“We hope this will be a transformative event that will impact lives and drive positive change and that together we can pave the way to a healthier and more inclusive future for all.”
The event is being organised partnership with Leadership Great South Coast, Deakin University, Brophy Youth & Family Services, Wellways, Meli, South West Healthcare, Western Victoria Primary Health Network, South West TAFE, and Warrnambool, Moyne, Glenelg, Southern Grampians and Corangamite local government.
Mr Soma, who turns 70 next month, has overseen WRAD Health’s growth from 10 to 38 staff plus seven contractors delivering a much wider range of health services across the region.
He has been a staunch advocate for developing local health services and changing community attitudes to support people with substance misuse issues.
“It has been a wonderful career working with great people providing services to our important client group,” Mr Soma said.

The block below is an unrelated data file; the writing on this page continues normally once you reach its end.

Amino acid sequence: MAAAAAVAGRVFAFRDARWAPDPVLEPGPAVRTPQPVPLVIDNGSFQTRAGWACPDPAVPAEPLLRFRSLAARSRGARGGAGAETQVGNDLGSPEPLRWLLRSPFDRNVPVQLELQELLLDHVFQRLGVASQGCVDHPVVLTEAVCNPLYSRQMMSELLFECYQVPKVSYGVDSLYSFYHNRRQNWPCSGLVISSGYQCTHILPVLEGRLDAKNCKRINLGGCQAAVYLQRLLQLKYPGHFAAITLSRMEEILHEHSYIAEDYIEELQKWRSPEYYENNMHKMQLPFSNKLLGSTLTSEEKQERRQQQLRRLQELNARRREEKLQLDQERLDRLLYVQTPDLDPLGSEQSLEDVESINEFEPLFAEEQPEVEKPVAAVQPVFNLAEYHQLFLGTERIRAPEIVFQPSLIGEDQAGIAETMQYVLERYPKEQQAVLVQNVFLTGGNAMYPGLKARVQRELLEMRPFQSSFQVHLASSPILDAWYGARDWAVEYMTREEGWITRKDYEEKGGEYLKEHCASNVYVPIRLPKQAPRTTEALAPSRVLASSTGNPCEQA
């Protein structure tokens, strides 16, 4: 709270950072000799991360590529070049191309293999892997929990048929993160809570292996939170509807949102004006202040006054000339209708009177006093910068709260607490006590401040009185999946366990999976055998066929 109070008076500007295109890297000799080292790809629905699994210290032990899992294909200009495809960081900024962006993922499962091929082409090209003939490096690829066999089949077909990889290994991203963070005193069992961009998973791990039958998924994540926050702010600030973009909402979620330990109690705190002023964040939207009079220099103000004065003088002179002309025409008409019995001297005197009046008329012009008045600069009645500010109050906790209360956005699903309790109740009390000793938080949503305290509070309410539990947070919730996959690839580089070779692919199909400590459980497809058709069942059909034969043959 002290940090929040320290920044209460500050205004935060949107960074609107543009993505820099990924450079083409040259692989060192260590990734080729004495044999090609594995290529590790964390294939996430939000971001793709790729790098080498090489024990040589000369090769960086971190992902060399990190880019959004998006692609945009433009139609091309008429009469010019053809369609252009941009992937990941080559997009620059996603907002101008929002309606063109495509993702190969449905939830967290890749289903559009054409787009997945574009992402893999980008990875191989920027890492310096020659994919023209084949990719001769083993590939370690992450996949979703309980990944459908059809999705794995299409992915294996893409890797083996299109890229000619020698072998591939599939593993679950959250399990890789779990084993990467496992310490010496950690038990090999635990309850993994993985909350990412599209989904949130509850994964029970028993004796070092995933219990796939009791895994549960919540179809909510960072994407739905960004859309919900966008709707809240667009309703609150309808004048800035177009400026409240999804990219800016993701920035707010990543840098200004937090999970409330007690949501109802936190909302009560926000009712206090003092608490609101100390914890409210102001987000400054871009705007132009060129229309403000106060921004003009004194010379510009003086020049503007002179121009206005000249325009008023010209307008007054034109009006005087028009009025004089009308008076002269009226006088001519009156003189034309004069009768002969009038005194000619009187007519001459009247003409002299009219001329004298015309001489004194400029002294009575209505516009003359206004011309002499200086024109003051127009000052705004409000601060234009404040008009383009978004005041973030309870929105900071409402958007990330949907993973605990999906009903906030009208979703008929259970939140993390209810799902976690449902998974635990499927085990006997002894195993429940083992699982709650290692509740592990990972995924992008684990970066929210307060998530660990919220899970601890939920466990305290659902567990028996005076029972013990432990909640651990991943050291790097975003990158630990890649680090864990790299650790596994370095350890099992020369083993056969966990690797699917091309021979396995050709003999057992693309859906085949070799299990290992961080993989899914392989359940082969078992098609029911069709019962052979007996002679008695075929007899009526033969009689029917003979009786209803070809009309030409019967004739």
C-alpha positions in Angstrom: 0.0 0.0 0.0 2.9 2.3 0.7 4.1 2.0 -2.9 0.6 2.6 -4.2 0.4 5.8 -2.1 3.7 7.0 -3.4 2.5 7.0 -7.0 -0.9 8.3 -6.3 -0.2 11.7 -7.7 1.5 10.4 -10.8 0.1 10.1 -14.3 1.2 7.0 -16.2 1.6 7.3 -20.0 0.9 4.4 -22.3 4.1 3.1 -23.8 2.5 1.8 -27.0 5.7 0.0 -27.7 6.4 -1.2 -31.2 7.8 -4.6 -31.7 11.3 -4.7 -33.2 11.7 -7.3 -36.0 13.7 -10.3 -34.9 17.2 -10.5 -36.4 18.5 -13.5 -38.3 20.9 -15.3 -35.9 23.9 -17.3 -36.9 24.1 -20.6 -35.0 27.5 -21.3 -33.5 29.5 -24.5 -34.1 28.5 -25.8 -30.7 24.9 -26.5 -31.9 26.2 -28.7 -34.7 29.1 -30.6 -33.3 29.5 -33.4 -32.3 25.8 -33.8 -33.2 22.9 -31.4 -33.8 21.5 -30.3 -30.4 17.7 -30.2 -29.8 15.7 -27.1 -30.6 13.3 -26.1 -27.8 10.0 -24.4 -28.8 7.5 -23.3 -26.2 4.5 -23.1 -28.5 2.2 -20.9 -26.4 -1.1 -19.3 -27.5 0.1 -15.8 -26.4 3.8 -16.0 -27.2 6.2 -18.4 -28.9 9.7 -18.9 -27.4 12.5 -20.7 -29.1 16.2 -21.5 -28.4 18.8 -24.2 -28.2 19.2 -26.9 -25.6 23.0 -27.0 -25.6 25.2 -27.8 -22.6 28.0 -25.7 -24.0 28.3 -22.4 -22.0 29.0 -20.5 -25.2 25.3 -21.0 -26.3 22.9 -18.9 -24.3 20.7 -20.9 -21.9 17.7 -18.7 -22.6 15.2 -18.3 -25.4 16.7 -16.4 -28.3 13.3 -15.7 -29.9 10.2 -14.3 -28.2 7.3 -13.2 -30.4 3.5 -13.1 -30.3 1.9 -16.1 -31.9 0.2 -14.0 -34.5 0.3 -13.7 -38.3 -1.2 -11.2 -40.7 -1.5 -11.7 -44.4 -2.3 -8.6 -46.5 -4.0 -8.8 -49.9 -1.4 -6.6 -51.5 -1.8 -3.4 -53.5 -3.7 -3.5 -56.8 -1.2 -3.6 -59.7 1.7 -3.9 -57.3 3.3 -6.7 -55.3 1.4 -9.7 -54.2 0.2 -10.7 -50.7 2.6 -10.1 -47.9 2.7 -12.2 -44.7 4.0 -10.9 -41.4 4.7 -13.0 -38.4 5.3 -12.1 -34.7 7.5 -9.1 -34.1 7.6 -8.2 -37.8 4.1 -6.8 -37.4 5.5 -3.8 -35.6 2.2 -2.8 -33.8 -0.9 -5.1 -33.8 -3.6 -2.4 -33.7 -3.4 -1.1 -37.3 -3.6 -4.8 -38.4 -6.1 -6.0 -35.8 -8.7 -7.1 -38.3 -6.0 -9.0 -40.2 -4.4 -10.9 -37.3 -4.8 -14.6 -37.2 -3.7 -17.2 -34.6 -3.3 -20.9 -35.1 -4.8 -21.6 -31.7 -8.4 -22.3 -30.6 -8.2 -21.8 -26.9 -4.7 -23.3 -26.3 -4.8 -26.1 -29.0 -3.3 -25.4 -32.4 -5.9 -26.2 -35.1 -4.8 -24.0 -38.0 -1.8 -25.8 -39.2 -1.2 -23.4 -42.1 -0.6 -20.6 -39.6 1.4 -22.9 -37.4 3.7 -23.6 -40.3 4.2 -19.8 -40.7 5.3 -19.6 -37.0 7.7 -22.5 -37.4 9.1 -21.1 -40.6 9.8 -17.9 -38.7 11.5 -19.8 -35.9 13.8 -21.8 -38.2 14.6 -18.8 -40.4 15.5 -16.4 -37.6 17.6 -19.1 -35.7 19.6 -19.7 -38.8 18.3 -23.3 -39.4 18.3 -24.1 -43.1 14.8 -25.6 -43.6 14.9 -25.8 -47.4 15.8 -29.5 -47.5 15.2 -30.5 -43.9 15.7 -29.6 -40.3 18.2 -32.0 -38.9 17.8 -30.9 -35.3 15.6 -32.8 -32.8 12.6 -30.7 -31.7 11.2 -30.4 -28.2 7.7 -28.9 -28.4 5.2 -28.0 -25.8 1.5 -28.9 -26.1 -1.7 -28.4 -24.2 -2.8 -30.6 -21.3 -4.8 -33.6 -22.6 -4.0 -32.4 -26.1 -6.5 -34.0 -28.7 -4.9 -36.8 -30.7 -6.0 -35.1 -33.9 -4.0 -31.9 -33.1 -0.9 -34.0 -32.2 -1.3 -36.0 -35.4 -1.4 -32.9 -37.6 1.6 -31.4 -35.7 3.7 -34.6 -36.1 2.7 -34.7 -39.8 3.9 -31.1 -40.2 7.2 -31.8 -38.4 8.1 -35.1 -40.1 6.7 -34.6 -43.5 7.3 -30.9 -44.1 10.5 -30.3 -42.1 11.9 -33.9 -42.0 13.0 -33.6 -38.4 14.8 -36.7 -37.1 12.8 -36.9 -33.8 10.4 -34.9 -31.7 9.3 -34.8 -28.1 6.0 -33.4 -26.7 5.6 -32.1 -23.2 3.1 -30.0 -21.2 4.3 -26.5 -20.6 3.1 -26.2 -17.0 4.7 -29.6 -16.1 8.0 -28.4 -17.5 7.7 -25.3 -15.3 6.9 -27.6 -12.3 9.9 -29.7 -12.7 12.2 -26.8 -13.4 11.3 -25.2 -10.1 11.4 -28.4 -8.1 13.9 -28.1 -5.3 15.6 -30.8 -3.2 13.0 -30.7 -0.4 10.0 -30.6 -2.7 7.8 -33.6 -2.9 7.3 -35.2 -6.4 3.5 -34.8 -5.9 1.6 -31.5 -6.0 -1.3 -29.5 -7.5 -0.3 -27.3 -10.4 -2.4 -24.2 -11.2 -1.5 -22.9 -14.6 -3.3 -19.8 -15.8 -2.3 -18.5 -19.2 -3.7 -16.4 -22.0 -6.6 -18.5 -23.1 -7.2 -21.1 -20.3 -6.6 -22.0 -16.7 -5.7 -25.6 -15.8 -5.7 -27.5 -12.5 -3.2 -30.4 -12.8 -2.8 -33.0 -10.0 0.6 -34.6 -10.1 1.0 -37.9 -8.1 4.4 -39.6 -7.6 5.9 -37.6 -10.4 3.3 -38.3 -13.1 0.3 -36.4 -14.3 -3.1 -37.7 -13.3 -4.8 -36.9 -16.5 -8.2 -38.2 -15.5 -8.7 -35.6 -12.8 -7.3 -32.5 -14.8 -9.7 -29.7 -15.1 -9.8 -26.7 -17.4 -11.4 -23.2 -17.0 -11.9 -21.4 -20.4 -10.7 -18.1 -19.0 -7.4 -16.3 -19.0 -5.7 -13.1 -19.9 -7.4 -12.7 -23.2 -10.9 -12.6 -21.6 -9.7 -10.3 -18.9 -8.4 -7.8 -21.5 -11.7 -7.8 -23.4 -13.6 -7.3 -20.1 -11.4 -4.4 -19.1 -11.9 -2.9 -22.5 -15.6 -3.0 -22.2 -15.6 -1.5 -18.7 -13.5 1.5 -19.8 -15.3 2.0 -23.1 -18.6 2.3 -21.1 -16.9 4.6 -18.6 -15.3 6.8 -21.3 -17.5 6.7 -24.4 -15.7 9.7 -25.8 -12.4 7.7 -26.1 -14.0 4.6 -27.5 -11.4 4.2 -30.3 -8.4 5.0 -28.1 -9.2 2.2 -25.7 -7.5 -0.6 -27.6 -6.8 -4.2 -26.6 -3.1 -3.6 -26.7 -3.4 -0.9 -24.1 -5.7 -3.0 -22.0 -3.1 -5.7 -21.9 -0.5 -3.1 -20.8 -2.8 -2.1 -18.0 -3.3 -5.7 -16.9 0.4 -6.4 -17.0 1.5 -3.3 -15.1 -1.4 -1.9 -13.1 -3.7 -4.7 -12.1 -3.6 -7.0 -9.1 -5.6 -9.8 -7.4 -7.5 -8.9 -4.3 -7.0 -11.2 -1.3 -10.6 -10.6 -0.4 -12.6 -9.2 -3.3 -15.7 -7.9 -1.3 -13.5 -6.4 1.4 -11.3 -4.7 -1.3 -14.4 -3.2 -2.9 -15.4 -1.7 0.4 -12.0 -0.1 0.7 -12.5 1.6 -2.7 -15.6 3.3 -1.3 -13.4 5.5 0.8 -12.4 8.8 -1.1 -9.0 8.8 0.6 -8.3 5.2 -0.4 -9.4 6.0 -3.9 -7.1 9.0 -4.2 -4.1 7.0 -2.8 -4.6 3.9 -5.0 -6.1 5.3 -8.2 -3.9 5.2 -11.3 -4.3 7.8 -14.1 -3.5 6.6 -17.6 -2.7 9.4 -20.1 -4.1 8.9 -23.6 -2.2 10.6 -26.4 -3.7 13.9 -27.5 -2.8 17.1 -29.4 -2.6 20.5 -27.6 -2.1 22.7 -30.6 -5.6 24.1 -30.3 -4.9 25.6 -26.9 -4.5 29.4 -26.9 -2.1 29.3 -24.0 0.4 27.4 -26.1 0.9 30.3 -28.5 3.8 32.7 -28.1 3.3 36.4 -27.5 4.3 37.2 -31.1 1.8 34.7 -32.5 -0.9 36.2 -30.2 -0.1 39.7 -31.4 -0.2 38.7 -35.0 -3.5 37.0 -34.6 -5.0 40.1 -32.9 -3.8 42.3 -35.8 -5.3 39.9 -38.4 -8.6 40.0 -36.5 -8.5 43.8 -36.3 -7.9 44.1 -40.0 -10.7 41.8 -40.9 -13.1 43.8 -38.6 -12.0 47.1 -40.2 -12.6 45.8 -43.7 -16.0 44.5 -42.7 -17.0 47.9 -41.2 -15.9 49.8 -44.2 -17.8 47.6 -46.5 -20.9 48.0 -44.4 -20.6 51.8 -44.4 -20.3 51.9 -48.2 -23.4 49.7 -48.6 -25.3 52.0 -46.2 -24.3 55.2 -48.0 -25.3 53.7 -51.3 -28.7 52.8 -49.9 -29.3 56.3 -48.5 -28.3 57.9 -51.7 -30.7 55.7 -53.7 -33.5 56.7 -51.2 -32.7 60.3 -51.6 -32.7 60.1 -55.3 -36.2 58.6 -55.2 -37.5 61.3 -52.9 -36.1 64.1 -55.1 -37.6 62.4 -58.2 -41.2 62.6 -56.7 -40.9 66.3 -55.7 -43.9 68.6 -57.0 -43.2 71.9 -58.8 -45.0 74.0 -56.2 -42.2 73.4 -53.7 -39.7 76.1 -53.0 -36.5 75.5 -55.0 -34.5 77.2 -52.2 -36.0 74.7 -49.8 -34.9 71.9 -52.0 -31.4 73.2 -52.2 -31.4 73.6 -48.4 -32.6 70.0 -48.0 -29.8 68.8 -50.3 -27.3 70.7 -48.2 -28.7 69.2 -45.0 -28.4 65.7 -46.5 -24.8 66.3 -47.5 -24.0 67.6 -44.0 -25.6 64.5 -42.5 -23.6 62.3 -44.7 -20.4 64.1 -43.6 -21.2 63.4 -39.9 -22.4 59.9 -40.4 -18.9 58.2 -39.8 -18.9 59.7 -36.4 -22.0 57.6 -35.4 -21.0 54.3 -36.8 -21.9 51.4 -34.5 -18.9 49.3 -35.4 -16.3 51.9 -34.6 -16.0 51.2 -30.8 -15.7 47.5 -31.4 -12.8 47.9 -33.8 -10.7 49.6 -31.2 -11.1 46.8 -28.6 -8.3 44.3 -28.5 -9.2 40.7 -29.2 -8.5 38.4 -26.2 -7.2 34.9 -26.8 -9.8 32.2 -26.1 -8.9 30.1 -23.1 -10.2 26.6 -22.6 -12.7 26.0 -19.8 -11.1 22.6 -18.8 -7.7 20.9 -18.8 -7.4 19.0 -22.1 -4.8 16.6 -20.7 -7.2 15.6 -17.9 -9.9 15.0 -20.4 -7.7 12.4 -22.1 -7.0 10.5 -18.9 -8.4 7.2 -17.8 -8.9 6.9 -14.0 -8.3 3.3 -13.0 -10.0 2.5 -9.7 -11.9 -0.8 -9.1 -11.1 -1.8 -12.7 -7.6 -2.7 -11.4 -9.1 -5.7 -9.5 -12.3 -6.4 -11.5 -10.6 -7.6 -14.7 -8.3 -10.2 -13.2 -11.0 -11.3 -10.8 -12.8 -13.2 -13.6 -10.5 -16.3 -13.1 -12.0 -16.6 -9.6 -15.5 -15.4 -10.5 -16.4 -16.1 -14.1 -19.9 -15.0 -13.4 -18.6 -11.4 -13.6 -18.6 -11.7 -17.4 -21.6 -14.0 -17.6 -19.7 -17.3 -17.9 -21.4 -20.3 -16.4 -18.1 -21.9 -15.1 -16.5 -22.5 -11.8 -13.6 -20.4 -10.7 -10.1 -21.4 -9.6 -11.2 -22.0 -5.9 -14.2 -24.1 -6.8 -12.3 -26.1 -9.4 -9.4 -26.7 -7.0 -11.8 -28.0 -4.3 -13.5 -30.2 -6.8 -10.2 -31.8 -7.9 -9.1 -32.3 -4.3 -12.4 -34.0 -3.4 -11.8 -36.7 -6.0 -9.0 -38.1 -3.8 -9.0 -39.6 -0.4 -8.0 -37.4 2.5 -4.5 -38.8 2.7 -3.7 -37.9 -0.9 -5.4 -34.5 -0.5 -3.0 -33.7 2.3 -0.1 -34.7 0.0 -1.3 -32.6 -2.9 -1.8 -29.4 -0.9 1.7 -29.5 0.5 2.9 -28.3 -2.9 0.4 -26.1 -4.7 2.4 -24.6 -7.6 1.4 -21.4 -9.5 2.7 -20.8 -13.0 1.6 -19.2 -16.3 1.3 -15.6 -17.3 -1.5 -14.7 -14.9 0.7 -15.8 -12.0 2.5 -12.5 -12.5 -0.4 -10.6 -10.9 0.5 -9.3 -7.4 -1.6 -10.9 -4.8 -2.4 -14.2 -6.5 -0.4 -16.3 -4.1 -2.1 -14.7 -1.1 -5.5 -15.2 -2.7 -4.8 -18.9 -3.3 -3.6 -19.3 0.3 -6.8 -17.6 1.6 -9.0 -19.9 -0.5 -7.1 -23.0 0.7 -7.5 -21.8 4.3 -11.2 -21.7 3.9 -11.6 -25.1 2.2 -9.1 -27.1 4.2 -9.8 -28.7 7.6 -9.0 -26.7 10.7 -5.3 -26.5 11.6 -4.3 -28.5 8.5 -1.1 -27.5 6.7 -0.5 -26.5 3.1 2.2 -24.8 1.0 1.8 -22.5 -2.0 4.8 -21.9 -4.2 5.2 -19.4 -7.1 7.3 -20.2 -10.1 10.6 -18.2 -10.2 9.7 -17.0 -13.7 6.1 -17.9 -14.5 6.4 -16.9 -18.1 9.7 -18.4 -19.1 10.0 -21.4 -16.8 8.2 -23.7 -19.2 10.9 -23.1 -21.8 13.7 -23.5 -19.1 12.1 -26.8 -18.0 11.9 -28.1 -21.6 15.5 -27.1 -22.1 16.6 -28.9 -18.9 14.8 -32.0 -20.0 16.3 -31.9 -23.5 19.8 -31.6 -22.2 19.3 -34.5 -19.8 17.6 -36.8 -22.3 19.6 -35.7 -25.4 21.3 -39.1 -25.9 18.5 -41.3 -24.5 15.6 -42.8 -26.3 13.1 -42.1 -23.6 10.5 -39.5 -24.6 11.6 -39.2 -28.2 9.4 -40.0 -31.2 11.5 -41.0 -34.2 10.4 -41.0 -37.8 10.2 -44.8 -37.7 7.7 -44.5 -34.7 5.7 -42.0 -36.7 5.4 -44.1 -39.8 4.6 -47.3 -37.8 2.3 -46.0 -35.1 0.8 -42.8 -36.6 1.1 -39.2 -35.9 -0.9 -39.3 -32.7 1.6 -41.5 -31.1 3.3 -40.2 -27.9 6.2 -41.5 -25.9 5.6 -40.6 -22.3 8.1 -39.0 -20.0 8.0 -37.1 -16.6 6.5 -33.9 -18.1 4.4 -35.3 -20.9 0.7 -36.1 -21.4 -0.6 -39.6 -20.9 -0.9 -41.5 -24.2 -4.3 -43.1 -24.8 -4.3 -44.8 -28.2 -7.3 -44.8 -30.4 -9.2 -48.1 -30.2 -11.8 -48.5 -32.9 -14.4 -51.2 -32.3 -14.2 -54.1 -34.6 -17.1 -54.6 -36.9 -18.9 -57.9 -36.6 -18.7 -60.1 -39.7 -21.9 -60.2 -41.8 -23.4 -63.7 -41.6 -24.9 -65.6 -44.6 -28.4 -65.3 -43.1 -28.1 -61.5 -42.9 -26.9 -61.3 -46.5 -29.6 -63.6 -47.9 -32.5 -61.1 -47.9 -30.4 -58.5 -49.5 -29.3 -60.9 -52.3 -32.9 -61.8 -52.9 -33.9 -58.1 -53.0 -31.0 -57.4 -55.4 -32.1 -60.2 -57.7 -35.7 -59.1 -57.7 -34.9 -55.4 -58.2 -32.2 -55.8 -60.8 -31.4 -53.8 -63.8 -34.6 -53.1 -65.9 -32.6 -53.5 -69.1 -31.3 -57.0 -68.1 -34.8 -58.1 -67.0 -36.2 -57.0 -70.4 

“There have been many achievements along the way and I am very proud of where WRAD Health is today and what we stand for.”
WRAD Health operations manager Mark Powell will be acting CEO from July 1. “WRAD Health is in good hands with skilled staff and a very supportive and dedicated committee of management,” Mr Soma said.
WRAD Health committee of management chairperson Helen Taylor paid tribute to Mr Soma, describing him as the driving force behind the organisation’s commitment to improving health outcomes for the region.
“Geoff came with fresh ideas and a great deal of experience in managing drug and alcohol-related issues and he has been terrific in his leadership role over the past 23 years,” Ms Taylor said.
“He has an uncanny ability to manage finances and he was able to support WRAD Health to develop many new programs to support people in our community. Geoff was able to attract a variety of skilled and capable staff and juggle all kinds of different roles very successfully to ensure WRAD Health has moved forward.”
Mr Soma says he is most proud of developing WRAD’s position in the community, its broad range of services and its ability to influence community perceptions about substance use.